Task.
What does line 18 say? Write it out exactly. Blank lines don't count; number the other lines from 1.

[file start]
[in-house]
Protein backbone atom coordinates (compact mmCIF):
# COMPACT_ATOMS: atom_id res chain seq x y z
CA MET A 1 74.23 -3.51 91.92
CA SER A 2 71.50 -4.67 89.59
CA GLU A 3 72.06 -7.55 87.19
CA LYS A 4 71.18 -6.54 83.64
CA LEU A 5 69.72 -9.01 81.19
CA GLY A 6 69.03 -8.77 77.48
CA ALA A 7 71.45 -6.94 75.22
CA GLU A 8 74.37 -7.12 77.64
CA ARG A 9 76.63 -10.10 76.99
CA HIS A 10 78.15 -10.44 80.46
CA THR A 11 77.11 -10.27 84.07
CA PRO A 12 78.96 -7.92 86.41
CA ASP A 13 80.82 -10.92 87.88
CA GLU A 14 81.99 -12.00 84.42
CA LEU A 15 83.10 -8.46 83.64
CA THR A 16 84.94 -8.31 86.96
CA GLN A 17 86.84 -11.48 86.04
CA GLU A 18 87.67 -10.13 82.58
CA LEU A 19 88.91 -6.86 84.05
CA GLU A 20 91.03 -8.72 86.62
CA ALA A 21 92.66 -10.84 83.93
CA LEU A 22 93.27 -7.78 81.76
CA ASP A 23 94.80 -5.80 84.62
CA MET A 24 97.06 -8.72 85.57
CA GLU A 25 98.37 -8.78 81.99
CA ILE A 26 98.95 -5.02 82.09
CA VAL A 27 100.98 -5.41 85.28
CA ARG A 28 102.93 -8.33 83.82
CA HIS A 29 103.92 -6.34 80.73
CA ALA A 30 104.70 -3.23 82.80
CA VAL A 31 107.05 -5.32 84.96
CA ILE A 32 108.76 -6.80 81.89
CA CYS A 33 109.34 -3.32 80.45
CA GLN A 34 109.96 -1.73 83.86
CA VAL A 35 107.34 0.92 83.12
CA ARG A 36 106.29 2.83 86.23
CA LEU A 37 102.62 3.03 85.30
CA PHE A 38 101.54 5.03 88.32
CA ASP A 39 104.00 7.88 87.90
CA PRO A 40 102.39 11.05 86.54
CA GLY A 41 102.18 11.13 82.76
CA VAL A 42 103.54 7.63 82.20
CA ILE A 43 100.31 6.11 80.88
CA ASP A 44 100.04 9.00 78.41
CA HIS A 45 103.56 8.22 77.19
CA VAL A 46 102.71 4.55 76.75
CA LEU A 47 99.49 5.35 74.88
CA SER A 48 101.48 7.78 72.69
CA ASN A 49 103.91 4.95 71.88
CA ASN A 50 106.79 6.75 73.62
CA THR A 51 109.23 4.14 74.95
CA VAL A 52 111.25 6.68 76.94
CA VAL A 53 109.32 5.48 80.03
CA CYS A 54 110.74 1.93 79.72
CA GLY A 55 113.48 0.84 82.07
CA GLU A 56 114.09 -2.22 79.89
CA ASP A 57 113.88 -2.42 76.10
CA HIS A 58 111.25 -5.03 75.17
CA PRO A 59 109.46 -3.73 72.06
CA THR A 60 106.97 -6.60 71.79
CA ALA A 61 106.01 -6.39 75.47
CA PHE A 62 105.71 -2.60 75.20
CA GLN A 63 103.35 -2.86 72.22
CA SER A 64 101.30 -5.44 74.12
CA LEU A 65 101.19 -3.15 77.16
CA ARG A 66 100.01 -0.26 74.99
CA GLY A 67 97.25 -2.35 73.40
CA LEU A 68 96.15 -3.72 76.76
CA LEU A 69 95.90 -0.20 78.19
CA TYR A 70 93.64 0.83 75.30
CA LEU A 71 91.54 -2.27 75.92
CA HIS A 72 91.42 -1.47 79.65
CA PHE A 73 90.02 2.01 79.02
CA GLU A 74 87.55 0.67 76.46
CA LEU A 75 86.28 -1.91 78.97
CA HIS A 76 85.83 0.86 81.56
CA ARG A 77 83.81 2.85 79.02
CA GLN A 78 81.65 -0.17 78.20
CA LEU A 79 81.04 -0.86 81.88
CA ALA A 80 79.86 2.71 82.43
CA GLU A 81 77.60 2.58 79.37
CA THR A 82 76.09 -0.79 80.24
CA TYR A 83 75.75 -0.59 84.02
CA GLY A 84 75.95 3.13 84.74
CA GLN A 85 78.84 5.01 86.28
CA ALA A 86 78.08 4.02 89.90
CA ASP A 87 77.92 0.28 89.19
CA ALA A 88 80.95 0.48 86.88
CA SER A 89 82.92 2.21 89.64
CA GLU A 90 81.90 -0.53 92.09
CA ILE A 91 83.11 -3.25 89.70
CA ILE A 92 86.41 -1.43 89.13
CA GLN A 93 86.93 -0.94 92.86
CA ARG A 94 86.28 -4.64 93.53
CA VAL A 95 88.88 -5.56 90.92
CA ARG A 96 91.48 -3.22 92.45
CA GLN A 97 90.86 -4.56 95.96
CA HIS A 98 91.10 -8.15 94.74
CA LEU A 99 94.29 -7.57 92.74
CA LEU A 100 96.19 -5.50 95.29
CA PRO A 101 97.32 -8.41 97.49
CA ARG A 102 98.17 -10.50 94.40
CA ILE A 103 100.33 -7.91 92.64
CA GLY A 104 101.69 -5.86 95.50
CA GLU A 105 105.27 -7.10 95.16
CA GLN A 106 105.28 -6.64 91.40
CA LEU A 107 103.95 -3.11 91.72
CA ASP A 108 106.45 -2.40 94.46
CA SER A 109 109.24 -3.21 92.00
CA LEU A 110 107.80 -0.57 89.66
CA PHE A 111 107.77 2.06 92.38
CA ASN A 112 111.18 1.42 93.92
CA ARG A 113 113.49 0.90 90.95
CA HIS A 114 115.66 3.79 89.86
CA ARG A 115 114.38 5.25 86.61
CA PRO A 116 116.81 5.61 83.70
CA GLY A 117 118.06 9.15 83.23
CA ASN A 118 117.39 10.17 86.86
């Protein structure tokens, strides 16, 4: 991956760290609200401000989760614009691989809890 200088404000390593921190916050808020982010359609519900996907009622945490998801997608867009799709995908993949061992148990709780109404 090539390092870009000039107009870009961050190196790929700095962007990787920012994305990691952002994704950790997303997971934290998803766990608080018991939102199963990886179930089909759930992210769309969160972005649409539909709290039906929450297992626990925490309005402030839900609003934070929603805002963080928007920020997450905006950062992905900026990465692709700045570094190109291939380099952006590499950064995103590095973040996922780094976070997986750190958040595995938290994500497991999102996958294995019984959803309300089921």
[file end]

CA LEU A 15 83.10 -8.46 83.64